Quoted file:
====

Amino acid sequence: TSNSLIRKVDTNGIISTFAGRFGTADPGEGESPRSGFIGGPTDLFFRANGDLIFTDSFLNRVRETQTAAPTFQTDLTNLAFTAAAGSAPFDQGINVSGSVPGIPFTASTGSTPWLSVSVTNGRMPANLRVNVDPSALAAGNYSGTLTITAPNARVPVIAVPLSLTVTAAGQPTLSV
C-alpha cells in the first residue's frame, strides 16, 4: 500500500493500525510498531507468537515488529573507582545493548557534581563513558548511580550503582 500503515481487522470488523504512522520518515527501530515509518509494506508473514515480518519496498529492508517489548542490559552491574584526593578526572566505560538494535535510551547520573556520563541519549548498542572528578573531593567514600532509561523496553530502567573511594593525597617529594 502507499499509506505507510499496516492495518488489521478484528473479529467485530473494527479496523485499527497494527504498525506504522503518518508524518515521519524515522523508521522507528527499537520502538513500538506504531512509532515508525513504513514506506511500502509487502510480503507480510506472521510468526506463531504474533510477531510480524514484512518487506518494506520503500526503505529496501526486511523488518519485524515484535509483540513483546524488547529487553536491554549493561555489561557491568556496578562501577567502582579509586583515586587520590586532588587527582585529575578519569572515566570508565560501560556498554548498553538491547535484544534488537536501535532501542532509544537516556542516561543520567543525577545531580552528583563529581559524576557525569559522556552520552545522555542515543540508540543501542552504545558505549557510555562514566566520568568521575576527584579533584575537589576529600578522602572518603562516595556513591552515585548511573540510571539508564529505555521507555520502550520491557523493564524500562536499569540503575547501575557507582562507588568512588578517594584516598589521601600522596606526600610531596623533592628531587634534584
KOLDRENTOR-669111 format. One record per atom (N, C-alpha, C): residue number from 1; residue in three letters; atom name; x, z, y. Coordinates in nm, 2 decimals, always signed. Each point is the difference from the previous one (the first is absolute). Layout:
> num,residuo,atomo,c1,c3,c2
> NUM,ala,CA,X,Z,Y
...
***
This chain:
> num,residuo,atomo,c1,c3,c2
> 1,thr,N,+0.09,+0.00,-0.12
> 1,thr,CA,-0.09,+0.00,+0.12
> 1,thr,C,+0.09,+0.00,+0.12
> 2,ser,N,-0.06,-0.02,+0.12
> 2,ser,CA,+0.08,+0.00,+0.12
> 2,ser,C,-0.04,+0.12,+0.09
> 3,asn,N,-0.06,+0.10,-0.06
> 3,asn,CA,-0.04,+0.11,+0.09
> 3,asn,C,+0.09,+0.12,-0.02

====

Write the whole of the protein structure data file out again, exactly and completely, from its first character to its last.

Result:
Amino acid sequence: TSNSLIRKVDTNGIISTFAGRFGTADPGEGESPRSGFIGGPTDLFFRANGDLIFTDSFLNRVRETQTAAPTFQTDLTNLAFTAAAGSAPFDQGINVSGSVPGIPFTASTGSTPWLSVSVTNGRMPANLRVNVDPSALAAGNYSGTLTITAPNARVPVIAVPLSLTVTAAGQPTLSV
C-alpha cells in the first residue's frame, strides 16, 4: 500500500493500525510498531507468537515488529573507582545493548557534581563513558548511580550503582 500503515481487522470488523504512522520518515527501530515509518509494506508473514515480518519496498529492508517489548542490559552491574584526593578526572566505560538494535535510551547520573556520563541519549548498542572528578573531593567514600532509561523496553530502567573511594593525597617529594 502507499499509506505507510499496516492495518488489521478484528473479529467485530473494527479496523485499527497494527504498525506504522503518518508524518515521519524515522523508521522507528527499537520502538513500538506504531512509532515508525513504513514506506511500502509487502510480503507480510506472521510468526506463531504474533510477531510480524514484512518487506518494506520503500526503505529496501526486511523488518519485524515484535509483540513483546524488547529487553536491554549493561555489561557491568556496578562501577567502582579509586583515586587520590586532588587527582585529575578519569572515566570508565560501560556498554548498553538491547535484544534488537536501535532501542532509544537516556542516561543520567543525577545531580552528583563529581559524576557525569559522556552520552545522555542515543540508540543501542552504545558505549557510555562514566566520568568521575576527584579533584575537589576529600578522602572518603562516595556513591552515585548511573540510571539508564529505555521507555520502550520491557523493564524500562536499569540503575547501575557507582562507588568512588578517594584516598589521601600522596606526600610531596623533592628531587634534584
KOLDRENTOR-669111 format. One record per atom (N, C-alpha, C): residue number from 1; residue in three letters; atom name; x, z, y. Coordinates in nm, 2 decimals, always signed. Each point is the difference from the previous one (the first is absolute). Layout:
> num,residuo,atomo,c1,c3,c2
> NUM,ala,CA,X,Z,Y
...
***
This chain:
> num,residuo,atomo,c1,c3,c2
> 1,thr,N,+0.09,+0.00,-0.12
> 1,thr,CA,-0.09,+0.00,+0.12
> 1,thr,C,+0.09,+0.00,+0.12
> 2,ser,N,-0.06,-0.02,+0.12
> 2,ser,CA,+0.08,+0.00,+0.12
> 2,ser,C,-0.04,+0.12,+0.09
> 3,asn,N,-0.06,+0.10,-0.06
> 3,asn,CA,-0.04,+0.11,+0.09
> 3,asn,C,+0.09,+0.12,-0.02